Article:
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  • Writer's pictureCommercial Awareness

Supply Chain Challenges during the Winter season could cause SME Disruptions

By Amy Li





Supply chains are involved in the production and delivery of products and services. It includes sourcing for raw materials, movement into production and transportation to stores to be delivered to the consumer. Issues with supply chains will then have knock-on effects within a business, particularly small and medium-sized enterprises (SMEs) which represent around 90% of companies and over 50% of employment worldwide. Issues due to war, raw material shortages, climate change, stricter regulations and policy changes, etc., have all contributed to disruptions in the shipping and storage of products, thereby affecting nearly all small businesses, leading to a lack of product availability, reduced revenues and rising costs.


Impact of SMEs on the UK economy

SMEs that employ 1 to 249 employees contribute over £2 trillion in turnover and are responsible for the employment of 44% of the British workforce. In 2021, a study made by the School of Marketing illustrated that the hospitality industry is comprised of roughly 69.8% of SMEs, rendering it the industry with the highest proportion of SMEs.Within the UK, Northern Ireland was found to have the highest proportion of SMEs. Out of 123,705 businesses, 36,369 of those were SMEs, which is roughly 29.4% of all companies. Undoubtedly, this study highlighted the significance of SMEs in the UK economy, therefore disruptions in the supply chain inevitably mean a significant loss in revenue, seeing as supply chain troubles are already costing the UK economy over £12 billion loss in revenue annually. In early 2023, TMX Global predicted that more money will be on the line if no actions are taken.

Are retailers prepared for supply chain disruptions?

A Coupa survey on 300 supply chain leaders in retailers in the US and UK and over 2000 consumers found that "nine out of ten UK retailers (86%) are concerned about hitting their holiday sales forecasts this year, with 75% expecting to lose between 5 and 30% of their revenue". As these businesses prepared for the last few months of 2023, 78% of SMEs predicted shortages in food, decorations and toys. These retailers are in a race against time to meet demand whilst keeping the price down.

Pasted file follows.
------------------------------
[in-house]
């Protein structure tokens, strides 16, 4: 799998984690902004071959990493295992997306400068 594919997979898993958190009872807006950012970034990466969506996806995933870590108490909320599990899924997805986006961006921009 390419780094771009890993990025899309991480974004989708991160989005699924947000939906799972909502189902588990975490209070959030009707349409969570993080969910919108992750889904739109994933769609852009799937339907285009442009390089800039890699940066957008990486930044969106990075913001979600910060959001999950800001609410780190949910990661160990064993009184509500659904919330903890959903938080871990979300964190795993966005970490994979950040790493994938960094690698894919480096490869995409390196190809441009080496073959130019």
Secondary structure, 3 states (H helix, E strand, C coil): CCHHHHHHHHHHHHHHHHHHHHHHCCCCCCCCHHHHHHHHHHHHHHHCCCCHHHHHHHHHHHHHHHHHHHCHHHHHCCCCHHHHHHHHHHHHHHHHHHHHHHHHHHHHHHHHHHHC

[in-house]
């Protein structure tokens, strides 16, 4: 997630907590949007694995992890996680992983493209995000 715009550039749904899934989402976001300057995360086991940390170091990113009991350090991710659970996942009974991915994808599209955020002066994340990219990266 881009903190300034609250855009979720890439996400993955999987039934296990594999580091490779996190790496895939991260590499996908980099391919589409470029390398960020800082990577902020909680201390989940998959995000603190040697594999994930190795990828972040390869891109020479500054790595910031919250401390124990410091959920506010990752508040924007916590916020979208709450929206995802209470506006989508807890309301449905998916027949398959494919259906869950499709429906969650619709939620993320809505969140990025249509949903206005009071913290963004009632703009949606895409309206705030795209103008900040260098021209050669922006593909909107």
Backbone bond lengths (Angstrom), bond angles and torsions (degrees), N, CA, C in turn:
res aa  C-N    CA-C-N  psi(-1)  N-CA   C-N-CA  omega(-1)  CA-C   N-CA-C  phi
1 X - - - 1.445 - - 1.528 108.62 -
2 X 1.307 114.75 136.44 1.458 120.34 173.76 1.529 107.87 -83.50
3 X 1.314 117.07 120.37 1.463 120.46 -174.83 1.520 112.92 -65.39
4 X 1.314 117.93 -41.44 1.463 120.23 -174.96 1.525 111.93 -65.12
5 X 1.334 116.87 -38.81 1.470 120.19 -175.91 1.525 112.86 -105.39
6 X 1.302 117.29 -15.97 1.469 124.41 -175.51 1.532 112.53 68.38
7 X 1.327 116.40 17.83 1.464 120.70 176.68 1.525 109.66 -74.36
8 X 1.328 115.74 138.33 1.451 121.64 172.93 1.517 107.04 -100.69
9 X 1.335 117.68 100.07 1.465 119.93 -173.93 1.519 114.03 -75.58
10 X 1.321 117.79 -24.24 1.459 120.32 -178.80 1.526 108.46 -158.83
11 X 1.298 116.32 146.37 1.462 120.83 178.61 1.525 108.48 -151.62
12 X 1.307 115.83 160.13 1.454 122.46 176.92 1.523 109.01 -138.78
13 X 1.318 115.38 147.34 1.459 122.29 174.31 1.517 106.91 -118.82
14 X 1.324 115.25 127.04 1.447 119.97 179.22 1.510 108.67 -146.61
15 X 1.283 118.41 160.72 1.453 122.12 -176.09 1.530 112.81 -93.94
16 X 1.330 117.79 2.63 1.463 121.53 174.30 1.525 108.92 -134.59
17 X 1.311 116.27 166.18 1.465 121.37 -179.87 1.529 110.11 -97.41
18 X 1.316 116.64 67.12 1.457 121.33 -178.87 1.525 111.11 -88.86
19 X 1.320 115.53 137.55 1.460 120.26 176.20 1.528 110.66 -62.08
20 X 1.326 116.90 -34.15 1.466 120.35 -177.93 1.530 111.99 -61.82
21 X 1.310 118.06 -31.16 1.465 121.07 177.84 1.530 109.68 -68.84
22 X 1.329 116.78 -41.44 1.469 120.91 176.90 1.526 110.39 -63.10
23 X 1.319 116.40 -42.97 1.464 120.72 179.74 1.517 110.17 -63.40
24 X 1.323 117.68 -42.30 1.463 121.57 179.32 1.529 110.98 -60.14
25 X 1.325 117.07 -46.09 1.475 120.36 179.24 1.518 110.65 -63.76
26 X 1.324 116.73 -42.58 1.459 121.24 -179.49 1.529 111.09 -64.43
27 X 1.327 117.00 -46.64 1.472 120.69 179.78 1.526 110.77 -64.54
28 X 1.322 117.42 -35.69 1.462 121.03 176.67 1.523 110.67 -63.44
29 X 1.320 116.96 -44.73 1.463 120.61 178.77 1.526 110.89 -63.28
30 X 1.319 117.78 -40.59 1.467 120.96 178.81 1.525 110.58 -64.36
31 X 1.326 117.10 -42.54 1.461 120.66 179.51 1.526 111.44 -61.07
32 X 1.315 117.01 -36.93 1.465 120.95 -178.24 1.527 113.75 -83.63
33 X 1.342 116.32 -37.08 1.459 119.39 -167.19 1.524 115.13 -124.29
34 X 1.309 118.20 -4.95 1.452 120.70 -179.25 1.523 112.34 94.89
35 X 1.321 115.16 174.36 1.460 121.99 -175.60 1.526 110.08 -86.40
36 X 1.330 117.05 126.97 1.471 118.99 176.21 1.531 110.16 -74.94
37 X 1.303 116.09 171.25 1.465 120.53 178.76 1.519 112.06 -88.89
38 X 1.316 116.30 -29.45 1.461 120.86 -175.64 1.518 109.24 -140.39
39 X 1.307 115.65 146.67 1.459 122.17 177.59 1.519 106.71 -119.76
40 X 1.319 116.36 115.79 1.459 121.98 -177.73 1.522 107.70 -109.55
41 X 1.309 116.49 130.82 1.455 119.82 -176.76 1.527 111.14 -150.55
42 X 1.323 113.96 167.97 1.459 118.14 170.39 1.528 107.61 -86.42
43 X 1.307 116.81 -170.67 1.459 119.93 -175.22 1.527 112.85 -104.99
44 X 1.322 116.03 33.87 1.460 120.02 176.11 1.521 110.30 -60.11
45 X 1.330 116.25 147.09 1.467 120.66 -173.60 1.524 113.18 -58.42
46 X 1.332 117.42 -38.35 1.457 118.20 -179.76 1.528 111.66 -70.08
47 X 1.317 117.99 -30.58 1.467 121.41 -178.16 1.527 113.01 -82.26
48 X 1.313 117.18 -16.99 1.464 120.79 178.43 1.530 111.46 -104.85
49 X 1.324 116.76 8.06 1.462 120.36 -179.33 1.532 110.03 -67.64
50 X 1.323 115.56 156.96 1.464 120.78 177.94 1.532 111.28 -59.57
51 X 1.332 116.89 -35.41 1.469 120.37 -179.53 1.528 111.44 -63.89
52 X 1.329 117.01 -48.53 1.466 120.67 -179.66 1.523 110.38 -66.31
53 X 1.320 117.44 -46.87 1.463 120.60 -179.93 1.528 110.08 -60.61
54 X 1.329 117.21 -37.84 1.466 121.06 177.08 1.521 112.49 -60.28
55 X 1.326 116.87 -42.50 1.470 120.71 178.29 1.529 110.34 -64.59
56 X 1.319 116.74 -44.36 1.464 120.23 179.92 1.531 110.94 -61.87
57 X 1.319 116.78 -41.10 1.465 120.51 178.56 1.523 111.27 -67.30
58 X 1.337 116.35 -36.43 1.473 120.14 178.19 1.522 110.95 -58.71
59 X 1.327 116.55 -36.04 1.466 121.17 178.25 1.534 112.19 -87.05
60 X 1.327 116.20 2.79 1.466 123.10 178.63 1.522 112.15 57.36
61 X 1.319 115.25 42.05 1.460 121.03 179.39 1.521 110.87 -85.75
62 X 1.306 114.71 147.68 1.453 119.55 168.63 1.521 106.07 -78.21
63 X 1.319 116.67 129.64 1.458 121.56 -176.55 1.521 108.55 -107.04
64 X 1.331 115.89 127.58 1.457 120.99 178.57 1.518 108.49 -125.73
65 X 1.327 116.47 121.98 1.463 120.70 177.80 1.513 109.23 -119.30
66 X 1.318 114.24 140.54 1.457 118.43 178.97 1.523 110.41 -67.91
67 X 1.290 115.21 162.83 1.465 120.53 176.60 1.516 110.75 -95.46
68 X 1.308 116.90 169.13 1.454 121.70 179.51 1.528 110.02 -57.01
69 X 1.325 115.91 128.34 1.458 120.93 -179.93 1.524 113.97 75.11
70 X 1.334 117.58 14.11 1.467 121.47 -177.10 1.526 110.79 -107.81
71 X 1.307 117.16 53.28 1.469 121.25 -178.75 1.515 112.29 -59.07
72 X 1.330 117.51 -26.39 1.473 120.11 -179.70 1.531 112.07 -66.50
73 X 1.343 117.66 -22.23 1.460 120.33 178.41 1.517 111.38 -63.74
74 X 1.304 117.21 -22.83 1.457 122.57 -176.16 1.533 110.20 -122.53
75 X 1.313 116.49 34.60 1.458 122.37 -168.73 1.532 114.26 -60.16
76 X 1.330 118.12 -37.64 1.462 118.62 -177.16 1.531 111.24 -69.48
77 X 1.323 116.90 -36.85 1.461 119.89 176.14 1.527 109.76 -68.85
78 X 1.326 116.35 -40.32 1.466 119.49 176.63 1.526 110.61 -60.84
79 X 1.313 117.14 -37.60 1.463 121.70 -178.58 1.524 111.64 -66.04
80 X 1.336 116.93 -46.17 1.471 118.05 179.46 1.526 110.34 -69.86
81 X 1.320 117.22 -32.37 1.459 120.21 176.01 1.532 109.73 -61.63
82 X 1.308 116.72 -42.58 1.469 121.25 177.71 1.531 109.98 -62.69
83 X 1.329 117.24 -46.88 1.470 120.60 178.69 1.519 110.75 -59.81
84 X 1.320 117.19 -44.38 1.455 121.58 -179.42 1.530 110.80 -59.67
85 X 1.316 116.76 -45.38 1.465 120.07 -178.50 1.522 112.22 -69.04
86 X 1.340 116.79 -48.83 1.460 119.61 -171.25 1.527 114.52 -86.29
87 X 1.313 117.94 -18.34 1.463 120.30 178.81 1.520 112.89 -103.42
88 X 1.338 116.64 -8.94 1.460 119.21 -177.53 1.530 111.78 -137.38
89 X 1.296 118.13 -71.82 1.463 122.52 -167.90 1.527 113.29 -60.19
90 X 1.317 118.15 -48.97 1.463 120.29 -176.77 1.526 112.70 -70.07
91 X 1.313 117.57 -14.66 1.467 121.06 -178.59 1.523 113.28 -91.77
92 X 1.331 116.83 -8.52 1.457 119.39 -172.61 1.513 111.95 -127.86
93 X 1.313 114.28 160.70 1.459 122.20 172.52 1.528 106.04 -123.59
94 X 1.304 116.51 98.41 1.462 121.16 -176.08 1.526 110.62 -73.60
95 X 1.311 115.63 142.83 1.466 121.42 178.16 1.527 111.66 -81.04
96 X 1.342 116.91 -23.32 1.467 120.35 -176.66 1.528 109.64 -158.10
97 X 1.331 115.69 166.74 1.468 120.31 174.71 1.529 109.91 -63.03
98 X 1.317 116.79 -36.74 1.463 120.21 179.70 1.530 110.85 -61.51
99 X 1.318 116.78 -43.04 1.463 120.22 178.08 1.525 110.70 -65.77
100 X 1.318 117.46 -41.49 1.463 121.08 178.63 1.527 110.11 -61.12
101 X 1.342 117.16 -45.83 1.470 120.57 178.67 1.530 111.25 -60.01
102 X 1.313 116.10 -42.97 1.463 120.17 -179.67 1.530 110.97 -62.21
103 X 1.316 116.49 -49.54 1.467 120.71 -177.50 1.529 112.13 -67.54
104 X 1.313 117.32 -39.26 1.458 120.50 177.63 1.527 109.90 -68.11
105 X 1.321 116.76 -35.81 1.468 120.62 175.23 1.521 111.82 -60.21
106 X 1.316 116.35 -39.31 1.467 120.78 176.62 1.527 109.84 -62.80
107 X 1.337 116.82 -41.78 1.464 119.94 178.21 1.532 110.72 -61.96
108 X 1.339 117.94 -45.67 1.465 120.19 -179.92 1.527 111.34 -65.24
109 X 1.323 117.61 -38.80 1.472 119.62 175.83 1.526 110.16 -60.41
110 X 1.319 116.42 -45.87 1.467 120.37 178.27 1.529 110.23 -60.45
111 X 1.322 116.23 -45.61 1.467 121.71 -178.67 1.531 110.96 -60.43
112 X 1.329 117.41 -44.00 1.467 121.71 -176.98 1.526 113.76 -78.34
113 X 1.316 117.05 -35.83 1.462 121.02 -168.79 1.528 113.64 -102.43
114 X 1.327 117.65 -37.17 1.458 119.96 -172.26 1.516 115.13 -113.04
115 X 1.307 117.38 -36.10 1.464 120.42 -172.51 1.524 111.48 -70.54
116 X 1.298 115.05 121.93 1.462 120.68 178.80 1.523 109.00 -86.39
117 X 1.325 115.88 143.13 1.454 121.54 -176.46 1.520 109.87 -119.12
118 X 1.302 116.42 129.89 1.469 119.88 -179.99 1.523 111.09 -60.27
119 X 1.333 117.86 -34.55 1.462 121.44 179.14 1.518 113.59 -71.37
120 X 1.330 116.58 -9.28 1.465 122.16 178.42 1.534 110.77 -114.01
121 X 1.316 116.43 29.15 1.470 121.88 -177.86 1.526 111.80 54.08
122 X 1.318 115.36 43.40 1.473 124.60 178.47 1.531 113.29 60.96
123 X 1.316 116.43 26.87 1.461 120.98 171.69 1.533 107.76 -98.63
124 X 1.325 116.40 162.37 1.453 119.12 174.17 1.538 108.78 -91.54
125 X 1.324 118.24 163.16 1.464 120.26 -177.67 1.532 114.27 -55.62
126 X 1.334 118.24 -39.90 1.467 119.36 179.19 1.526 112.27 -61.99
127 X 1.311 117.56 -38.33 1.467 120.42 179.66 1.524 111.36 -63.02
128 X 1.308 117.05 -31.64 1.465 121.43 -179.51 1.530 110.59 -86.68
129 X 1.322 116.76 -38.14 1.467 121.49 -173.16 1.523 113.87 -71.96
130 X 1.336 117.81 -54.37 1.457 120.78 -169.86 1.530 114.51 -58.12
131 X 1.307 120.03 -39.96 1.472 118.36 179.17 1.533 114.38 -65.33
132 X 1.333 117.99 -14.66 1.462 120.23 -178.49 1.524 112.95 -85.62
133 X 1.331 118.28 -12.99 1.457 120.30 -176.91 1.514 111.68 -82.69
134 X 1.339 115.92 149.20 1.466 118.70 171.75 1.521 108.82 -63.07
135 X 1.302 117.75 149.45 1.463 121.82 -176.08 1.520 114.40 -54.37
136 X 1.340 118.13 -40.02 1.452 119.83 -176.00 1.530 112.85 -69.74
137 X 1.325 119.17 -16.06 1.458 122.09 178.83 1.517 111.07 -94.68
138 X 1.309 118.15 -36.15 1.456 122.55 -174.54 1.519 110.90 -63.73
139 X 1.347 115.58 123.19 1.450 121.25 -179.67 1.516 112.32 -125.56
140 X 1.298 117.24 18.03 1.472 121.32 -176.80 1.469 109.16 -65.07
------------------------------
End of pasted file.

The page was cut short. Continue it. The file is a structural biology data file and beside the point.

In a BDO poll consisting of 500 medium-sized business leaders, nearly 25% fear that supply chain issues could hinder the achievement of revenue targets this year. A further 57% were concerned about the increasing expenses which would make it difficult to afford the materials needed or access labour markets in the UK or overseas. An additional one-third of businesses worry about being able to fulfil agreed contracts. Richard Austin, a partner at BDO has said that “these are significant challenges in the run-up to winter – traditionally [being] the busiest period of the year and a “golden quarter” for some of the sectors at the heart of the UK economy.” These businesses want to see actions and policies that help them through this time but more importantly, provide aid for the growth of the business which ultimately benefits the recovery of the UK economy from the challenges of inflation and the cost of living crisis, as nearly a quarter of firms fear that customers would spend less due to inflation, especially during the Christmas trading period.


Can the Government support help SMEs?

The UK Government’s plan to introduce price caps on essential food items could reduce revenue risks for UK retailers and stop the influx of prices ahead of Christmas.

Price limits on essential foods aim to prevent unfair price increases, making the food affordable and accessible to the general public, thus protecting consumers from exploitation. 78% of consumers support putting price limits on these food items to alleviate the cost of living pressures and 72% of UK retailers are in support of this plan by voluntarily limiting their prices. However, 50% are still unsure about putting price limits on these essential items. This is because retailers are worried they will have to address the price differences and will need to minimise the impacts this plan would have on their revenue through alternative methods. Additionally, many businesses are concerned that price caps, along with supply chain disruptions, may pit businesses against one another in competition to offer the lowest prices, with 43% of retailers sharing that they are already experiencing a lack of stock on key holiday items this year.

Although introducing price caps can relieve the disruption temporarily, it is merely a short-term solution to a bigger problem and retailers are advised that they will need to find ways to face future risks and supply chain challenges in advance to ensure their revenue is not at stake, especially amidst post-Brexit challenges and economic disruptions.


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